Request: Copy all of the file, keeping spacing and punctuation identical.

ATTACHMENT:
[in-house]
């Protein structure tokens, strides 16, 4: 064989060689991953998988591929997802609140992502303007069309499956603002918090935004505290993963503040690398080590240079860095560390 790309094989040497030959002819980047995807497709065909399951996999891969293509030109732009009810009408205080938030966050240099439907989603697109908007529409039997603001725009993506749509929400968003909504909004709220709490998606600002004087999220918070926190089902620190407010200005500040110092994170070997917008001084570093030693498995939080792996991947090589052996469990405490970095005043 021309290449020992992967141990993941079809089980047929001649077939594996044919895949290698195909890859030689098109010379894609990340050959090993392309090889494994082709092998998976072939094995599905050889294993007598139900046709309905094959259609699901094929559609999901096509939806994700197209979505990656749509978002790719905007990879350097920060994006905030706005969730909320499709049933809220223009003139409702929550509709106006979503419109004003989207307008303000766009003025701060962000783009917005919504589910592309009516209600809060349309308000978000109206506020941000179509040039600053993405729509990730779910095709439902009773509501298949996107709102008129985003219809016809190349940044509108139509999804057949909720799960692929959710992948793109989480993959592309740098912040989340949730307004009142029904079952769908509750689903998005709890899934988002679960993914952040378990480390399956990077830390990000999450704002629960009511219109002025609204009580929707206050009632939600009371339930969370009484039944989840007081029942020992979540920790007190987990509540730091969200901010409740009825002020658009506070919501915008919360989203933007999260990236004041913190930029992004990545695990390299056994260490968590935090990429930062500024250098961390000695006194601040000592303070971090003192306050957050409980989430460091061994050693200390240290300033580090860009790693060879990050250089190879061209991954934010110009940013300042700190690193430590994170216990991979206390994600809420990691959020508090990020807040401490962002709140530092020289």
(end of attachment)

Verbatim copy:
[in-house]
């Protein structure tokens, strides 16, 4: 064989060689991953998988591929997802609140992502303007069309499956603002918090935004505290993963503040690398080590240079860095560390 790309094989040497030959002819980047995807497709065909399951996999891969293509030109732009009810009408205080938030966050240099439907989603697109908007529409039997603001725009993506749509929400968003909504909004709220709490998606600002004087999220918070926190089902620190407010200005500040110092994170070997917008001084570093030693498995939080792996991947090589052996469990405490970095005043 021309290449020992992967141990993941079809089980047929001649077939594996044919895949290698195909890859030689098109010379894609990340050959090993392309090889494994082709092998998976072939094995599905050889294993007598139900046709309905094959259609699901094929559609999901096509939806994700197209979505990656749509978002790719905007990879350097920060994006905030706005969730909320499709049933809220223009003139409702929550509709106006979503419109004003989207307008303000766009003025701060962000783009917005919504589910592309009516209600809060349309308000978000109206506020941000179509040039600053993405729509990730779910095709439902009773509501298949996107709102008129985003219809016809190349940044509108139509999804057949909720799960692929959710992948793109989480993959592309740098912040989340949730307004009142029904079952769908509750689903998005709890899934988002679960993914952040378990480390399956990077830390990000999450704002629960009511219109002025609204009580929707206050009632939600009371339930969370009484039944989840007081029942020992979540920790007190987990509540730091969200901010409740009825002020658009506070919501915008919360989203933007999260990236004041913190930029992004990545695990390299056994260490968590935090990429930062500024250098961390000695006194601040000592303070971090003192306050957050409980989430460091061994050693200390240290300033580090860009790693060879990050250089190879061209991954934010110009940013300042700190690193430590994170216990991979206390994600809420990691959020508090990020807040401490962002709140530092020289």